• After the war he married an Australian girl, Mary Parkinson, and lived with his family in Bendigo, working as a labourer. During WWII he joined the AIF again.

Evanoff, Weckman, Hendrickson, Wiselenski

September 10, 2017

John Evanoff

  • John Evanoff (served as Jacob Evonoff), a Russian seaman from Novo Dilizhan, in Elizavetpol Province in the Caucasus (now Armenia), came to Australia in April 1917 and enlisted in Sydney two months later.
  • He served with the 53rd Battalion on the Western Front. In April 1918, two weeks after his arrival at the front, he was gassed, but continued his service. In September 1918, at the battle for Peronne, he was wounded in the leg and repatriated to Australia.
  • In 1919, soon after his discharge from the army, he married an Australian girl, Catherine Mary Lindbeck, and lived with his family in Sydney working as a labourer for the Water Board Department, and later as a miner.

Walter Alen Weckman

  • Walter Alen Weckman, a Finnish seaman from Vyborg, deserted his ship due to cruel treatment from the captain soon after their arrival at Fremantle in February 1917.
  • He enlisted in the AIF in July 1917, and served with the 51st Battalion on the Western Front. In July 1918 he fell ill and was evacuated to England; on 9 November 1918, two day before the Armistice, he died of pneumonia.
  • His relatives in Finland were found after the war.

John Edward Hendrickson

  • John Edward Hendrickson, a Finnish seaman from Abo (Turku), enlisted in the AIF in Fremantle in July 1917 together with Weckman.
  • Three months later he was discharged as medically unfit.
  • No records about his life after the war have been found.

Peter Wiselenski

  • Peter Wiselenski came from a peasant family in Slonim, Belarus. Leaving his home as a teenager, he spent five years in the USA, came to Brisbane in July 1917 and enlisted in the AIF a week later as Pete Wishkenlski.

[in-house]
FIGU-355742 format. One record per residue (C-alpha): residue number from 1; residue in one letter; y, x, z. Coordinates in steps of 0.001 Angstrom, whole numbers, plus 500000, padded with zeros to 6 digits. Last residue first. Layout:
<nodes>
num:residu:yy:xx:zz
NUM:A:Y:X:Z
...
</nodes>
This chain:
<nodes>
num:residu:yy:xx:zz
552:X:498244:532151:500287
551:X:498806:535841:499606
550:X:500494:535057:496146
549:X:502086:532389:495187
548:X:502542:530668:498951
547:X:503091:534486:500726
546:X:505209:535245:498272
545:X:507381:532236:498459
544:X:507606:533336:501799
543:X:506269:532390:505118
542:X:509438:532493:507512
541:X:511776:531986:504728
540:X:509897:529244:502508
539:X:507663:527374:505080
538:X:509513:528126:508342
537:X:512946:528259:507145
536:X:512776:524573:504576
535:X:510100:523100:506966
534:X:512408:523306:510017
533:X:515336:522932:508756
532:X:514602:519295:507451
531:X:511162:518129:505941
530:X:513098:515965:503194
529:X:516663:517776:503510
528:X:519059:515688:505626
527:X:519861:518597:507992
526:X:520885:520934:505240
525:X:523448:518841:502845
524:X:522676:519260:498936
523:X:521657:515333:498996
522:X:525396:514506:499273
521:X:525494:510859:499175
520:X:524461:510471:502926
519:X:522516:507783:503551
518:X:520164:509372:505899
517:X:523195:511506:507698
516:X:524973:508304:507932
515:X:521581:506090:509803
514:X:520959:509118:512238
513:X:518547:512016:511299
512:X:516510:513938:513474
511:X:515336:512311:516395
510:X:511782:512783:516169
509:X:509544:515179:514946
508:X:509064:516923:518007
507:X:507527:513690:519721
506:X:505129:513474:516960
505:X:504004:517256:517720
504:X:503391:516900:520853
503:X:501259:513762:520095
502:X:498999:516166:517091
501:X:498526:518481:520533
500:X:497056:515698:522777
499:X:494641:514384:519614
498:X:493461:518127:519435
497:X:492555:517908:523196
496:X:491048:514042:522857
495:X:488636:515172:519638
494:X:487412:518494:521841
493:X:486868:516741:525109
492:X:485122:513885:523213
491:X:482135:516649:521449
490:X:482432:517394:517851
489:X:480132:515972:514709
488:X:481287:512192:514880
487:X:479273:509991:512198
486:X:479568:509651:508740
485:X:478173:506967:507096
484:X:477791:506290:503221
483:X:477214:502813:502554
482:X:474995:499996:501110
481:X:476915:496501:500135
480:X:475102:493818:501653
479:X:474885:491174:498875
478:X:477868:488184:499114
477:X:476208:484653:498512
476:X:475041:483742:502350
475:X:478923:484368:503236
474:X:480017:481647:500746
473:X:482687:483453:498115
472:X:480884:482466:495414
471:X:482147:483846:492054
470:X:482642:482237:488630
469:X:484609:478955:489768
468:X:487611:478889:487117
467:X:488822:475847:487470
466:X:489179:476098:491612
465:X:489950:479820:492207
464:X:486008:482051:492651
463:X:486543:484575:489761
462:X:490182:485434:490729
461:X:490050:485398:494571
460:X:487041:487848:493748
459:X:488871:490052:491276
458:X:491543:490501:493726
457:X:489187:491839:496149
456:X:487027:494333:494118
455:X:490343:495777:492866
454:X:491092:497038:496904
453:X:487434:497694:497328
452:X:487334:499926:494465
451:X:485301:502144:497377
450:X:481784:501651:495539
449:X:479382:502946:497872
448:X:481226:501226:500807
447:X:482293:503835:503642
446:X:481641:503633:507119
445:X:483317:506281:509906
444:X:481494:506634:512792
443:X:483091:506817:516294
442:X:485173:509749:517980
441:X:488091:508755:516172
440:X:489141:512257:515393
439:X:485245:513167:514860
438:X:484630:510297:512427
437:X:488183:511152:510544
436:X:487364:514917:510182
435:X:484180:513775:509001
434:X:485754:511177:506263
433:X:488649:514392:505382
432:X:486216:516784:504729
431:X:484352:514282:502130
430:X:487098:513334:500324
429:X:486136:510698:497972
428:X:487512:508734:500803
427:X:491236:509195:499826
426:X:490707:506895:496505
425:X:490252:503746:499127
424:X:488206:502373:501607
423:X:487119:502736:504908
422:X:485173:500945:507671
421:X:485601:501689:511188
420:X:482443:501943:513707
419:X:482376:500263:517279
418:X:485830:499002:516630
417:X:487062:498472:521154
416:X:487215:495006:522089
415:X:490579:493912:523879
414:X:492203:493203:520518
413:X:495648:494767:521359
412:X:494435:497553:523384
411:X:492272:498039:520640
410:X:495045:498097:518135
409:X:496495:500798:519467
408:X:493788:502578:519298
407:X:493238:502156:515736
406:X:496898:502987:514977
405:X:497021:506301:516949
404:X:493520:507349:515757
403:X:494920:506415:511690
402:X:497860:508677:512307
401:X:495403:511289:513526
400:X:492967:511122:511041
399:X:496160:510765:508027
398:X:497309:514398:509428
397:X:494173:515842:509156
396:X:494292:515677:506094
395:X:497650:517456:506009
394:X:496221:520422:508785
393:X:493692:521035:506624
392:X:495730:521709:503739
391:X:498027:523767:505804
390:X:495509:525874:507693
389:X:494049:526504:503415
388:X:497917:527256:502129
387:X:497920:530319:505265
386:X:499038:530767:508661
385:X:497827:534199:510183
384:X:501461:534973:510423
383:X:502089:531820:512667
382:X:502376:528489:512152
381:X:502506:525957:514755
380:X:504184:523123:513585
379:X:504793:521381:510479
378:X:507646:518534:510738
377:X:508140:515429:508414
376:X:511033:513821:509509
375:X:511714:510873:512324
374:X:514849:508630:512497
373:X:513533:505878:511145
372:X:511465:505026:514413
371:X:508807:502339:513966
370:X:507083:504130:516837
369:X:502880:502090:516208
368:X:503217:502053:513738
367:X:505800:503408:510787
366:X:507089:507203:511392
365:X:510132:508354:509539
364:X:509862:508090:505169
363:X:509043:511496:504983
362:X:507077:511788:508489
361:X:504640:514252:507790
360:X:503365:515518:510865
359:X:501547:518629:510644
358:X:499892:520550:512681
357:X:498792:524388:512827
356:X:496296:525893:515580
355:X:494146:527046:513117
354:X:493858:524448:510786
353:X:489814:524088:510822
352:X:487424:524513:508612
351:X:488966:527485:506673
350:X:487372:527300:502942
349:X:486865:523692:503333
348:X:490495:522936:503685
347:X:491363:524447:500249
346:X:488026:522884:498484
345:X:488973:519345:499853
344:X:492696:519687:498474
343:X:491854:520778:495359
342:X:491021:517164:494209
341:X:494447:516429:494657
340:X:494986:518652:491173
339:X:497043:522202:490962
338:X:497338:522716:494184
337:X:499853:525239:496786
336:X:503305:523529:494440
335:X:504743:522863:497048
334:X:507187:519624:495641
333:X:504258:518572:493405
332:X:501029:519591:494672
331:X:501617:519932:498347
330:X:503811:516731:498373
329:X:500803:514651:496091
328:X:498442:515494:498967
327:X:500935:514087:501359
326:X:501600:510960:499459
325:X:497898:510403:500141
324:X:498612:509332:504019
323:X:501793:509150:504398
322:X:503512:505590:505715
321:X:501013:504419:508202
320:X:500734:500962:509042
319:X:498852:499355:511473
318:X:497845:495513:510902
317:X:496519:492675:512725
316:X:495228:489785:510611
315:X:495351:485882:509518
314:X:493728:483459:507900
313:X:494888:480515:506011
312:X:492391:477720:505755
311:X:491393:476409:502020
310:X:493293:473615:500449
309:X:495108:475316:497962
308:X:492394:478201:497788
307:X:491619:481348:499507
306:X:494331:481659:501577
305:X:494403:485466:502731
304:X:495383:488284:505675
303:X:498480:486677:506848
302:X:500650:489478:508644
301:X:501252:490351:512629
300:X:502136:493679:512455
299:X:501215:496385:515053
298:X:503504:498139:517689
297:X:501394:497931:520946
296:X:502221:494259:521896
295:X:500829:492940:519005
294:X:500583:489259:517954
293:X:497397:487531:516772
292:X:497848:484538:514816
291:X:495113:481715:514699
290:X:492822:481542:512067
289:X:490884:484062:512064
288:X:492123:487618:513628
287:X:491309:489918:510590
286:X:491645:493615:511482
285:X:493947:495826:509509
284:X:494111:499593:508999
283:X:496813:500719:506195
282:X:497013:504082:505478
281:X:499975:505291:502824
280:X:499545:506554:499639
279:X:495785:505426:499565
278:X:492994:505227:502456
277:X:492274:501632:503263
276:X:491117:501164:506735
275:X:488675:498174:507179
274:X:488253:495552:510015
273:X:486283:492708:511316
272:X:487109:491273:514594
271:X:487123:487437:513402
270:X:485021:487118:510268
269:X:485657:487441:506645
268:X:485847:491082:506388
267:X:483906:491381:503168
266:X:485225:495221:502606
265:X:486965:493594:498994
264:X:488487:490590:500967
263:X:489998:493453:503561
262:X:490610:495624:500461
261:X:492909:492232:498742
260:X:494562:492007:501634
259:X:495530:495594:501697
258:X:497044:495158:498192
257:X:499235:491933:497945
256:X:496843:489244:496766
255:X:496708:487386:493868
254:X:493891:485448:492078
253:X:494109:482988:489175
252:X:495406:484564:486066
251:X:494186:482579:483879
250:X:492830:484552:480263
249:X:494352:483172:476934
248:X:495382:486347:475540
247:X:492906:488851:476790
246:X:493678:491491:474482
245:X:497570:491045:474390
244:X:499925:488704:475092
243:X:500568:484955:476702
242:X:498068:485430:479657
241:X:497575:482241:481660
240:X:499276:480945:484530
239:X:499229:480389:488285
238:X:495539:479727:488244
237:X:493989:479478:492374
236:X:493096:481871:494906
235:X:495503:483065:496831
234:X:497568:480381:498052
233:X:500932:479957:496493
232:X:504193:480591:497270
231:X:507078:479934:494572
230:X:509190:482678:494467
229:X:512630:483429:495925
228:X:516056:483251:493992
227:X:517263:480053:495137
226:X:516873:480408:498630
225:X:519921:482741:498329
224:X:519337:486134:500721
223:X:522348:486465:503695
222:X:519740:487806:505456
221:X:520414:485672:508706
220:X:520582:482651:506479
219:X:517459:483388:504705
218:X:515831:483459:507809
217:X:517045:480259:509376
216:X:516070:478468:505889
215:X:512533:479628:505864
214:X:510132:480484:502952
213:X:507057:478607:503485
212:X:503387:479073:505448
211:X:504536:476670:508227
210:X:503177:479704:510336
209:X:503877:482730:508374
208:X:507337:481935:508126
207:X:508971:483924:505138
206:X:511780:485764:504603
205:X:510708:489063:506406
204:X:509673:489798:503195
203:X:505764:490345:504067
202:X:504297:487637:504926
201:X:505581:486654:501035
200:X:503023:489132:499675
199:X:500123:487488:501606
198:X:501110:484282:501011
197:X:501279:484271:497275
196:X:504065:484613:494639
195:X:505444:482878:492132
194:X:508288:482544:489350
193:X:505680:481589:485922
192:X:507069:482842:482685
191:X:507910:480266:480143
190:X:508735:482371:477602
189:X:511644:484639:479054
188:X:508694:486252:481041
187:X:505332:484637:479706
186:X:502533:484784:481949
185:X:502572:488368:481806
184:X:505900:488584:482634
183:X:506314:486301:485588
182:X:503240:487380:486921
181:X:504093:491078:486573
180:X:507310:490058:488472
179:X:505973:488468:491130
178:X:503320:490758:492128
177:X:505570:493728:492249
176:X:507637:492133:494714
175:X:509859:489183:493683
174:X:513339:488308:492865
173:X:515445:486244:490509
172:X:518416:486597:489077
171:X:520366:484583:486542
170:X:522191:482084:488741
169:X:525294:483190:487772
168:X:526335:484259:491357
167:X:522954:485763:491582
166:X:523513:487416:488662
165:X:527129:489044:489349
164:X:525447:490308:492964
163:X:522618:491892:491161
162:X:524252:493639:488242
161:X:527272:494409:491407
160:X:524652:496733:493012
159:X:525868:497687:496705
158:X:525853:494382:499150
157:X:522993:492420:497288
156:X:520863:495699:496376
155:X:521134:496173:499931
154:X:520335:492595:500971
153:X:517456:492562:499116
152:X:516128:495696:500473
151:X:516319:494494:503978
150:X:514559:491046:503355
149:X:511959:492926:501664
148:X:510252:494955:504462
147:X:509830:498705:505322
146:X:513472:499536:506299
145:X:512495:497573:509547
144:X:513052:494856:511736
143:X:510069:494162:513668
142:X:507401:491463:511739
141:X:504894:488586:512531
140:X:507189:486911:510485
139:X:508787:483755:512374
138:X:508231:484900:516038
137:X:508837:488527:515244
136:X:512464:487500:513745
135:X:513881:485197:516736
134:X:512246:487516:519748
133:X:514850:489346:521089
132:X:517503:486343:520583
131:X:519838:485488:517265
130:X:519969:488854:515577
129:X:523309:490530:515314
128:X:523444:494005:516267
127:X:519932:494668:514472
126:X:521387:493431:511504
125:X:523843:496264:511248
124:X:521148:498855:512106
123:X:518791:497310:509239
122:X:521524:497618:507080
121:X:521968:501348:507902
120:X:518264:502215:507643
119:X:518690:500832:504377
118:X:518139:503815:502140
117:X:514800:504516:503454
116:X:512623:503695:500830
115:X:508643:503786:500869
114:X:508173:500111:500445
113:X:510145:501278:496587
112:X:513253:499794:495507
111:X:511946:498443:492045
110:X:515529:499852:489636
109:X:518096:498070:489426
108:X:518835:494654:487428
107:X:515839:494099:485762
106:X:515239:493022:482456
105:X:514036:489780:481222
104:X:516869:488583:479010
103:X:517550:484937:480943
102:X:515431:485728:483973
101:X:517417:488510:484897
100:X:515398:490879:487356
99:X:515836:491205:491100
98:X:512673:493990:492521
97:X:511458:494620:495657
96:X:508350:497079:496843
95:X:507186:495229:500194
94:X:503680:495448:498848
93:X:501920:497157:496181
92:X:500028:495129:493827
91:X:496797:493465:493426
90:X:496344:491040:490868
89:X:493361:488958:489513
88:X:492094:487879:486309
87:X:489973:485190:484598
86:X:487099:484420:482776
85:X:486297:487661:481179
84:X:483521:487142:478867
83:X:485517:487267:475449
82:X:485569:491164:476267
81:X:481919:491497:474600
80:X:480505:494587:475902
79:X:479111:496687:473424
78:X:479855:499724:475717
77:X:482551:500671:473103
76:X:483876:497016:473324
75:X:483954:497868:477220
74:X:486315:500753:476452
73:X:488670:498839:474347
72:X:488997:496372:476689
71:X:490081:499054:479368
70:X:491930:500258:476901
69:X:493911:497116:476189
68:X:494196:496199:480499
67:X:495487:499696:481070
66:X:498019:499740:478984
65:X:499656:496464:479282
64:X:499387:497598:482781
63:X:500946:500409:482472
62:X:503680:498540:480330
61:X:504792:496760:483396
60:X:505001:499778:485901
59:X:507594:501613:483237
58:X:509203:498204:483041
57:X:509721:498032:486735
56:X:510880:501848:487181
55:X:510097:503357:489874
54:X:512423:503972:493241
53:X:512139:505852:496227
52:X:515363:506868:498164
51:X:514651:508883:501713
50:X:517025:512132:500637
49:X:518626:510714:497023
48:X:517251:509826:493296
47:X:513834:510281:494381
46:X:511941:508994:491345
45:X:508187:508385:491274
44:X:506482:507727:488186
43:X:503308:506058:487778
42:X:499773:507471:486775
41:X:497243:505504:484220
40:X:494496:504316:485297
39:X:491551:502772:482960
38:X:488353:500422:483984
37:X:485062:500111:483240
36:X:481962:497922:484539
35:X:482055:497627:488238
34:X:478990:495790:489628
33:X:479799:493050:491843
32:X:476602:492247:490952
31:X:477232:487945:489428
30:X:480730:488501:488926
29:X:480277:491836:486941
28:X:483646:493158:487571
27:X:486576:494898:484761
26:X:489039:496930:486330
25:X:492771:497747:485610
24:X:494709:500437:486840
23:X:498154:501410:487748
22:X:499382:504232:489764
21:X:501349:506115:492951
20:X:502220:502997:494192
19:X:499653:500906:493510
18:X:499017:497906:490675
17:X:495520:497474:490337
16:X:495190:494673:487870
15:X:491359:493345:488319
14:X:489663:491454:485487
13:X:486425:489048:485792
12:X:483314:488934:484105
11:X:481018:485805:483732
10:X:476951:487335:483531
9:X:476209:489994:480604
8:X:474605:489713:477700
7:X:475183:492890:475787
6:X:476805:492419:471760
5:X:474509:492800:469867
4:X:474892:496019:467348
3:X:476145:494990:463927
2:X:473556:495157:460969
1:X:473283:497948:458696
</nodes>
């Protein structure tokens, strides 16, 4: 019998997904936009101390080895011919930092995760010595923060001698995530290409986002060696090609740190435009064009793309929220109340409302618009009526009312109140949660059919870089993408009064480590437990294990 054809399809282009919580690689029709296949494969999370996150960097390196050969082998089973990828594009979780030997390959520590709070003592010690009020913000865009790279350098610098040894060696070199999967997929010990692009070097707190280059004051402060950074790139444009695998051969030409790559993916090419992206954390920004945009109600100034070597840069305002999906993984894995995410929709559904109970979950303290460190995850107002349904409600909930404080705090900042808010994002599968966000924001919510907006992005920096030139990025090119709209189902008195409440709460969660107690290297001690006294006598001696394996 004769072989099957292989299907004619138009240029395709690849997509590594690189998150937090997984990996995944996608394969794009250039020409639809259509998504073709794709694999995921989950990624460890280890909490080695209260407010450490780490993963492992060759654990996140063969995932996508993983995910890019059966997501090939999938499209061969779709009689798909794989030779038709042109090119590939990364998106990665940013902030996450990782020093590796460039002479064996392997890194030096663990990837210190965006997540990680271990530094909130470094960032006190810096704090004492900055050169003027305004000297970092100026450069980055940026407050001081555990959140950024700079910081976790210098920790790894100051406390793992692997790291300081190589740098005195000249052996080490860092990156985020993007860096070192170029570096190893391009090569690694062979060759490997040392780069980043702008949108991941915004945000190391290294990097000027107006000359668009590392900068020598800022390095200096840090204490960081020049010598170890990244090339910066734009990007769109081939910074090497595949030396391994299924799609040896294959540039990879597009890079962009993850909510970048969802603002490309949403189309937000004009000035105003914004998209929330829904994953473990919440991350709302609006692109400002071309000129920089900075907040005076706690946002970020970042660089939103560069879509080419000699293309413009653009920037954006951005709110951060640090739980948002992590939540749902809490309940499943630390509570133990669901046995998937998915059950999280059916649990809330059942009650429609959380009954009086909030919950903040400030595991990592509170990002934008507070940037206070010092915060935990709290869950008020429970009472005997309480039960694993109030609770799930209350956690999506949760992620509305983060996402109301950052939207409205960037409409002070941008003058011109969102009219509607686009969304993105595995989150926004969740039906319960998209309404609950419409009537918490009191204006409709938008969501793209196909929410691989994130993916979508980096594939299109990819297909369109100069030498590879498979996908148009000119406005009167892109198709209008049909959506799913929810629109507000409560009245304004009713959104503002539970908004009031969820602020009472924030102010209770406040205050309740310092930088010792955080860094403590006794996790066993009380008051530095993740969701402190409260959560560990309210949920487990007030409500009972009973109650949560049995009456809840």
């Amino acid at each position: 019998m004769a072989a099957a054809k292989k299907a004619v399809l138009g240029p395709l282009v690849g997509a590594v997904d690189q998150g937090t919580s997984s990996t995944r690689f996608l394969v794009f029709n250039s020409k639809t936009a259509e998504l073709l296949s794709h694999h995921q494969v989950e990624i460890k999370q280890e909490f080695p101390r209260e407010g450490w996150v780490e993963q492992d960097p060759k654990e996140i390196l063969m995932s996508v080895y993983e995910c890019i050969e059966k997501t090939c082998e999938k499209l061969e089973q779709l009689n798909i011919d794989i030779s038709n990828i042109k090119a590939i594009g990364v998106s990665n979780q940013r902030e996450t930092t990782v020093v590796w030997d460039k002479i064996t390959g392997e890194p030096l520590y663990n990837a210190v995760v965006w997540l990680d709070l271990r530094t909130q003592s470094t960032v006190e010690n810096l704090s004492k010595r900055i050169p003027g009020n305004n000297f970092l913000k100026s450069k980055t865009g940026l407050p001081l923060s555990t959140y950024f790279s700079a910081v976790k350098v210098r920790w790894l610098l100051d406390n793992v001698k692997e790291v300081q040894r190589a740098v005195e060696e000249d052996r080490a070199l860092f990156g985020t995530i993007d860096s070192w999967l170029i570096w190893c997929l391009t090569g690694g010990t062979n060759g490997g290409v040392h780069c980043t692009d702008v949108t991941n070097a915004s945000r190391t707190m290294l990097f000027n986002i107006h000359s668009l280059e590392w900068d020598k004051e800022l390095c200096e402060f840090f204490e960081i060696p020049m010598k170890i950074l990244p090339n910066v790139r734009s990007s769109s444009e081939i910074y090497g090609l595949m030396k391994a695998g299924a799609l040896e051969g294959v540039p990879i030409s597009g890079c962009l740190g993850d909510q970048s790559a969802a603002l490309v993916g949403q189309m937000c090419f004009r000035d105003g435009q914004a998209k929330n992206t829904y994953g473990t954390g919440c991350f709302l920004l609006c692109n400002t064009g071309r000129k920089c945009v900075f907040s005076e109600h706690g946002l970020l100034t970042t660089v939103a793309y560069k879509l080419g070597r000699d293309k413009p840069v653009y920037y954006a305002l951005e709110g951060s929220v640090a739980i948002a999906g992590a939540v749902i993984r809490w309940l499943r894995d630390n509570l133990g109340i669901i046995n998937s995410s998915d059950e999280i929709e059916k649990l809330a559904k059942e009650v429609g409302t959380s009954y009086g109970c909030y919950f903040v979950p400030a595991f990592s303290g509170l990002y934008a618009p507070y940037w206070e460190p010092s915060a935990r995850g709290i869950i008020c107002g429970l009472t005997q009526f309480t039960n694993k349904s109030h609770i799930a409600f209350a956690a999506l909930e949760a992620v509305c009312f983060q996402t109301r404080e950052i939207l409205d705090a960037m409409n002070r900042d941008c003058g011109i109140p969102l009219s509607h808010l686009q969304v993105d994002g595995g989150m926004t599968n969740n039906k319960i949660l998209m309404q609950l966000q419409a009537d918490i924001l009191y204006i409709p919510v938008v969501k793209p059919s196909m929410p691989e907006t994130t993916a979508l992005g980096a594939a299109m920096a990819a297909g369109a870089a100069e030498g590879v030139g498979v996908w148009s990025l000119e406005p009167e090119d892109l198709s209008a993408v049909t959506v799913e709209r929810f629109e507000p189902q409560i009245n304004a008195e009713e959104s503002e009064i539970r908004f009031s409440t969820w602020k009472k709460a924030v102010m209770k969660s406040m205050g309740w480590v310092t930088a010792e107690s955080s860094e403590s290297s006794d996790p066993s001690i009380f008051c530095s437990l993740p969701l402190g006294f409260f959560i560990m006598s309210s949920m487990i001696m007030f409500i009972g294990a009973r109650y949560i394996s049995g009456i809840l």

• He served with the 2nd Tunnelling Company on the Western Front as a sapper.
  • Returning to Australia, he married an Australian girl, Mary Eliza Revell. They took a land block in the soldiers’ settlement of Red Cliff, Victoria, where Peter worked as a farmer. Their son Peter Kelvin served in the AIF in WWII and Peter elder served in the volunteer defense corps.

Kopin, Carlsson, Hildon, Larson

September 1, 2017

Alexis Kopin

  • Alexis Kopin, a Polish carpenter, came to Brisbane from the Russian Far East in 1912. He worked in the cane-cutting areas of Central Queensland.
  • Enlisting in the AIF in Melbourne in June 1917, he was sent to the Machine Gun Company for training. Two months later he asked to be discharged or to be transferred to the infantry, which raised his commanders’ suspicions.
  • Finally he was discharged, applied for a passport from the Russian consul, and left for Russia in December 1917.

Sven Eugen Carlsson

  • Sven Eugen Carlsson, a Finnish seaman from Helsingfors (Helsinki), came to Australia in December 1916.
  • Enlisting in the AIF in Melbourne, he served with the 7th Battalion on the Western Front. In April 1918 he was wounded in the head, but recovered and returned to his battalion in August 1918. Two weeks later he was gassed, but survived. He was awarded Bronze Medal for his service.
  • He was discharged from the army in London in July 1919 and his life after that is unknown.

Alexander Hildon

  • Alexander Hildon, a Finnish seaman from Oulu, came to Western Australia in about 1909 and worked as a farm hand in the Fremantle area.
  • Enlisting in the AIF in June 1917, he was allocated to the 2nd Pioneer Battalion, but departed for the front only a year later. He was still in England when the war ended, but he was sent to the Western Front after that.
  • After the war he lived in Fremantle, working as a labourer.

John Edward Larson

  • John Edward Larson, a Finnish seaman from Kotka, came to Western Australia in 1906 and worked in the country as a labourer. He married an Australian girl, Rebecca Mary Beard, and had three children.
  • Enlisting in the AIF in Perth, he served as a sapper with the 44th Battalion and the 11th Field Company Engineers on the Western Front.
  • After the war he lived in Fremantle, working as a labourer. He died early, in 1928, leaving 7 young children.